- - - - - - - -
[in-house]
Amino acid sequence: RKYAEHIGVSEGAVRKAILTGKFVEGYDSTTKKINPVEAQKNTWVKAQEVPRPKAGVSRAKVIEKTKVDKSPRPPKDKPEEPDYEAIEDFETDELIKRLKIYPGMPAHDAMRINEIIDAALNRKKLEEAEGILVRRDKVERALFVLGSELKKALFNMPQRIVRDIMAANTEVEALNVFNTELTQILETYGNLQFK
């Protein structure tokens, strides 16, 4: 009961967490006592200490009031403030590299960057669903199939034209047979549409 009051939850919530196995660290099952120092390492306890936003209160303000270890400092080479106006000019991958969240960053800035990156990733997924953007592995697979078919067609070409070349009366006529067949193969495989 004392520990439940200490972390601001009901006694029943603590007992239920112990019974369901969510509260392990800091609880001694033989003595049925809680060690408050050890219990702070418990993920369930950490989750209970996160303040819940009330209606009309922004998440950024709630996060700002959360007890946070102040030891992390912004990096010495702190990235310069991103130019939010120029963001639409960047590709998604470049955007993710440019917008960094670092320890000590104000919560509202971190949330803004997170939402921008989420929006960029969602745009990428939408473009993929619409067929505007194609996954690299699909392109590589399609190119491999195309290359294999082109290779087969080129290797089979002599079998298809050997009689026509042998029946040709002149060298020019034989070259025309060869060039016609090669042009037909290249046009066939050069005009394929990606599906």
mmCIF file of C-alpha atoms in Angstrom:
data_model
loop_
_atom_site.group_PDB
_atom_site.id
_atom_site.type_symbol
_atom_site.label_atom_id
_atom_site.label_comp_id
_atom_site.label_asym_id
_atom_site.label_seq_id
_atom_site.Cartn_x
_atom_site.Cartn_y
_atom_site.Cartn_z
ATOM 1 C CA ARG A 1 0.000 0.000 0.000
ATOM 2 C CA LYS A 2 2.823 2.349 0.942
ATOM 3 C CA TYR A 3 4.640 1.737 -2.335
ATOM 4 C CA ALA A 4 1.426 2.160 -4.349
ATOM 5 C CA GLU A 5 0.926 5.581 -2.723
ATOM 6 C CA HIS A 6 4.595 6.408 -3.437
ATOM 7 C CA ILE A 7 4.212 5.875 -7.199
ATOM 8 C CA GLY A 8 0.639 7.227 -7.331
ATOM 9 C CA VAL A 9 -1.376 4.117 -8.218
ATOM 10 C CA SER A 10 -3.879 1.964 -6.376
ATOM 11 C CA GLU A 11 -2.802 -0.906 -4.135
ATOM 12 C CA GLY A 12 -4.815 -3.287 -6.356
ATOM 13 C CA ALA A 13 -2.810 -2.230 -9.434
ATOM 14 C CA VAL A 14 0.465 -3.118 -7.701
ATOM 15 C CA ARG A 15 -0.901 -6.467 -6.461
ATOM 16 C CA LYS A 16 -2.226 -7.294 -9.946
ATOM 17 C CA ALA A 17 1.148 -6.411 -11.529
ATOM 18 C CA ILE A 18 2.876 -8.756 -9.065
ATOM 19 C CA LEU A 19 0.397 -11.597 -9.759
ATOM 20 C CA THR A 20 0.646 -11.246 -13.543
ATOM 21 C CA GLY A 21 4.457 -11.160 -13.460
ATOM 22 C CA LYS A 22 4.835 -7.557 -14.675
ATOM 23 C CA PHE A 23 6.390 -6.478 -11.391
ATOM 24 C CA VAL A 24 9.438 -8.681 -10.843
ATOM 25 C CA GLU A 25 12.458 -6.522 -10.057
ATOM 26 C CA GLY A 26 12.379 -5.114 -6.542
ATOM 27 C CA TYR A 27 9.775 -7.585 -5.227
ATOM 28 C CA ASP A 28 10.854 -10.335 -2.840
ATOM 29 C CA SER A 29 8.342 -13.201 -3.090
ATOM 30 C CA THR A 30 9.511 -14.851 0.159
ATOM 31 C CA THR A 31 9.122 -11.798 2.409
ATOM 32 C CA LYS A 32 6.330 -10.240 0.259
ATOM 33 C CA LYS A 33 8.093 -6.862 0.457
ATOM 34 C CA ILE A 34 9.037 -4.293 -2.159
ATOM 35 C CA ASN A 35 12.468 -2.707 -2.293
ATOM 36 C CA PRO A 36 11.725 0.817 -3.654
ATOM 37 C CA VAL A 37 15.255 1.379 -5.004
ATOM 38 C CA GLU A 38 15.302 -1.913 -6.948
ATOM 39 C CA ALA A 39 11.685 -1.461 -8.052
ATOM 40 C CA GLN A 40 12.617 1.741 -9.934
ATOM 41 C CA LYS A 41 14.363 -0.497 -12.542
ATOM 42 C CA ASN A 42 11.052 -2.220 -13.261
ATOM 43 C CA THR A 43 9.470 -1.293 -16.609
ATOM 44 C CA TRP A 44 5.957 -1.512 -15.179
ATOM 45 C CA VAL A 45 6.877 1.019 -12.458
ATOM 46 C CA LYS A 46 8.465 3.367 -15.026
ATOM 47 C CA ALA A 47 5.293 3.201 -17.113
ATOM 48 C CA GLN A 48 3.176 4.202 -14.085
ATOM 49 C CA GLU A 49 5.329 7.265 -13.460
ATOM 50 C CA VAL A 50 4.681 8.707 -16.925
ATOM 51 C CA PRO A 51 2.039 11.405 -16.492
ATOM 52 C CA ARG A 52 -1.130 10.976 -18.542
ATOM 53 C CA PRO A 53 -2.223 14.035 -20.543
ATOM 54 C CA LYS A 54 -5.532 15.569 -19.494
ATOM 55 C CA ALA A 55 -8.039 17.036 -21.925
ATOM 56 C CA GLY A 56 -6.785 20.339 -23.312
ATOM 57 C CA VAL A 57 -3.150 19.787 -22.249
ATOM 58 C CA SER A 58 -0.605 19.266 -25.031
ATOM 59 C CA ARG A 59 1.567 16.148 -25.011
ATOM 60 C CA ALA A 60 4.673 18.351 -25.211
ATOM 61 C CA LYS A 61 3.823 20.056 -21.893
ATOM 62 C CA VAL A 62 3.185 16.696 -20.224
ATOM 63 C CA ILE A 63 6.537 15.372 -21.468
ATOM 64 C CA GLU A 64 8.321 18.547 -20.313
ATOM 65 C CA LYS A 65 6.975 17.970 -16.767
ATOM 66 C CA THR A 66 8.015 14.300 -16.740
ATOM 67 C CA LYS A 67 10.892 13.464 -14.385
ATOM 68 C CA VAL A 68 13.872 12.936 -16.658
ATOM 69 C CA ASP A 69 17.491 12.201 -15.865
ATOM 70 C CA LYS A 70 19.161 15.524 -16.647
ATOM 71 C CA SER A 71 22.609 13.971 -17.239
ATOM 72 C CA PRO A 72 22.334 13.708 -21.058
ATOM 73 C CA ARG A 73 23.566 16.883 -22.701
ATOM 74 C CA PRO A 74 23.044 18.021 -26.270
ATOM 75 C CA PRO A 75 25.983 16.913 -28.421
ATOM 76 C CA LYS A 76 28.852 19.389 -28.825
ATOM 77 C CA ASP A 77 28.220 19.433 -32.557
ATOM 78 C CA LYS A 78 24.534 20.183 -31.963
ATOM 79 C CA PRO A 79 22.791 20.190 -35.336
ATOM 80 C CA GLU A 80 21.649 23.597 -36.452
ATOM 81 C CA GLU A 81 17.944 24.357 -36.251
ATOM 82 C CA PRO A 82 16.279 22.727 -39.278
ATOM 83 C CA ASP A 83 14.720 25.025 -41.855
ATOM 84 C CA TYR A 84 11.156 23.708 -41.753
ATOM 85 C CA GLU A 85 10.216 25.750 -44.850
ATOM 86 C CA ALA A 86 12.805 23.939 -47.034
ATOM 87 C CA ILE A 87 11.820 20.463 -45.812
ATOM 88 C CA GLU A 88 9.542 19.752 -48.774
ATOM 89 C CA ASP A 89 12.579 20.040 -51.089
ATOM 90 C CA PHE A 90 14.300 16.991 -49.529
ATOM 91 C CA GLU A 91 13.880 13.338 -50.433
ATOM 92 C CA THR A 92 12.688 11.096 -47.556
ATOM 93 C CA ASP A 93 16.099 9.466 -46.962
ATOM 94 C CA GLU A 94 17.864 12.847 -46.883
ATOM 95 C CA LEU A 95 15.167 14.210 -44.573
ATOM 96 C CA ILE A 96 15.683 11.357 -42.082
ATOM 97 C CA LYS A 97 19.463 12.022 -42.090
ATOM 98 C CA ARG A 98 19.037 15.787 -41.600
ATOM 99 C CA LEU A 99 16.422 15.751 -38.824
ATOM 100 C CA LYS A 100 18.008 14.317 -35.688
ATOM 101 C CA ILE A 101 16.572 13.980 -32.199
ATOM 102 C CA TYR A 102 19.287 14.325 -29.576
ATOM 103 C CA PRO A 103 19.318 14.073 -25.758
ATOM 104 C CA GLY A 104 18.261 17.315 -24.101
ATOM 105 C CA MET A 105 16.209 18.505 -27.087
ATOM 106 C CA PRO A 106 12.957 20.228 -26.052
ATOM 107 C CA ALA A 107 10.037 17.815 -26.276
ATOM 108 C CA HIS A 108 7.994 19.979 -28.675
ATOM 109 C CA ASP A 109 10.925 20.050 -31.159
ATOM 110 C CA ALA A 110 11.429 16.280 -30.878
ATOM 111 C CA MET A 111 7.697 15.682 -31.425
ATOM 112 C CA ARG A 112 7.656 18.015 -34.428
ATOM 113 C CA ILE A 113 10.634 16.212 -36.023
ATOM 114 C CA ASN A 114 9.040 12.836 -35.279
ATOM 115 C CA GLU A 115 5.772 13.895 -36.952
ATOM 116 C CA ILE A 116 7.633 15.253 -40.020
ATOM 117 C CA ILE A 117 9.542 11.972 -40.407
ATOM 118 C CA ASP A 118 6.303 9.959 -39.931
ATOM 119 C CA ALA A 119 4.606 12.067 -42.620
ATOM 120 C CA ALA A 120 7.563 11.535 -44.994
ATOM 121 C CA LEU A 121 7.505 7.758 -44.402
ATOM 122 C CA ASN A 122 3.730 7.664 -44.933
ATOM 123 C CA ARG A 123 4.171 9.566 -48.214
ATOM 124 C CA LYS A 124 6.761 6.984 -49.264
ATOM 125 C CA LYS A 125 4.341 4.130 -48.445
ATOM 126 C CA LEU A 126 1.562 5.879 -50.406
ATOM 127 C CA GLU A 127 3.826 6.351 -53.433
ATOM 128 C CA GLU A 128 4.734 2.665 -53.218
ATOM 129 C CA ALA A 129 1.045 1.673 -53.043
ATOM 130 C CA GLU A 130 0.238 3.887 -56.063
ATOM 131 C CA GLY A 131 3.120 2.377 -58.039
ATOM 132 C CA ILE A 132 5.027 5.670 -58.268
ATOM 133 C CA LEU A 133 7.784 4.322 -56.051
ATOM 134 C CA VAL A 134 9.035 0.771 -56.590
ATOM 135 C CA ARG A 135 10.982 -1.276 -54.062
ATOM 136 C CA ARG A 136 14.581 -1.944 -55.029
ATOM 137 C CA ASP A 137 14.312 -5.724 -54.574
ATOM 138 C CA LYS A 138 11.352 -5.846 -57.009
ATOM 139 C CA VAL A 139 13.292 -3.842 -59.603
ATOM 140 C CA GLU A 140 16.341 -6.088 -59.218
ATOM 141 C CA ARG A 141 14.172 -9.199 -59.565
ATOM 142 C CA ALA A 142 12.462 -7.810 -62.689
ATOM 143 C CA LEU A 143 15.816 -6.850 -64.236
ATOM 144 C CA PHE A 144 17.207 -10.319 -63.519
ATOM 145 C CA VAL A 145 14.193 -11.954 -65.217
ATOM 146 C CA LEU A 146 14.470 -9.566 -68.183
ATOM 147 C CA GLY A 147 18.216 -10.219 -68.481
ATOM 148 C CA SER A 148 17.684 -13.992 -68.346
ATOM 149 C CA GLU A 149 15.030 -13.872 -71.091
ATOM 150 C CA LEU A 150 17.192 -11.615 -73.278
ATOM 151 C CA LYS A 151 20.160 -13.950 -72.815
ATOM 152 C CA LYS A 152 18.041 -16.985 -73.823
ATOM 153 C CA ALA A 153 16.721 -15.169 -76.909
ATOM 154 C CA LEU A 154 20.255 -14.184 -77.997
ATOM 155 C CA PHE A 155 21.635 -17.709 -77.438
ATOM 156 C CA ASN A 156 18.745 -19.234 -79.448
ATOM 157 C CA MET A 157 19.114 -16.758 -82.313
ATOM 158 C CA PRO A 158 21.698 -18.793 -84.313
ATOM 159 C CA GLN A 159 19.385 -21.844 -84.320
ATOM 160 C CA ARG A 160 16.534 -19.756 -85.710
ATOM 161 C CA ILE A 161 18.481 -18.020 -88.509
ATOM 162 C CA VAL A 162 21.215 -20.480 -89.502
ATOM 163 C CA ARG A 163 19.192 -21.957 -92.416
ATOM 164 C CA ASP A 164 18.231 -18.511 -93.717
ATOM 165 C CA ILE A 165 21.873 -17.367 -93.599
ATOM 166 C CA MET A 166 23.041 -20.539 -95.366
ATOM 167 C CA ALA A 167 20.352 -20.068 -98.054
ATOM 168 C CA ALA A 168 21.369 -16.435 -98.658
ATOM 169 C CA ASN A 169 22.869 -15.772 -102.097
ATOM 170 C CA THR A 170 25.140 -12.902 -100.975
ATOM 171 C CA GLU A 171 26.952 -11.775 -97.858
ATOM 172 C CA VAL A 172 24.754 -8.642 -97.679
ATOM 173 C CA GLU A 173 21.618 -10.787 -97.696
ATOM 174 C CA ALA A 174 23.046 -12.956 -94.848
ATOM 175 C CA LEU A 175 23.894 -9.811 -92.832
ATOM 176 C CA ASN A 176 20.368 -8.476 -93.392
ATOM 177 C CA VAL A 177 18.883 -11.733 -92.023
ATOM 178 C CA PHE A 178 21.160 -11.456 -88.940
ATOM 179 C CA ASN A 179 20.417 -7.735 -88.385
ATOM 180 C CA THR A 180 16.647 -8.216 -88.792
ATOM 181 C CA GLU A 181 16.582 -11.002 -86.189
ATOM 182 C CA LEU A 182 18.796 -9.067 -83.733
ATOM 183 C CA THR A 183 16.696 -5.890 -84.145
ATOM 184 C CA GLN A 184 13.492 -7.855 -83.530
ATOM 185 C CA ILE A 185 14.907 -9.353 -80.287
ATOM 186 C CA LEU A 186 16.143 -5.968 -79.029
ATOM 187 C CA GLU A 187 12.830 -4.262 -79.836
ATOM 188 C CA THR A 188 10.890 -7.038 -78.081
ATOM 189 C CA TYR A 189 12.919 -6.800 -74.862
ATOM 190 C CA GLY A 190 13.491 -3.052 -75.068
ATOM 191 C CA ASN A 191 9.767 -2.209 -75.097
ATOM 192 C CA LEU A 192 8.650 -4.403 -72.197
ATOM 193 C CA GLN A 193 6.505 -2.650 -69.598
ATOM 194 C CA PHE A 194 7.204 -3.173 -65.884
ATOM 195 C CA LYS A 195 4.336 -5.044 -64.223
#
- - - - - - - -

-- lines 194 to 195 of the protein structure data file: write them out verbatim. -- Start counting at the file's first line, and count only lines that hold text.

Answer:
ATOM 178 C CA PHE A 178 21.160 -11.456 -88.940
ATOM 179 C CA ASN A 179 20.417 -7.735 -88.385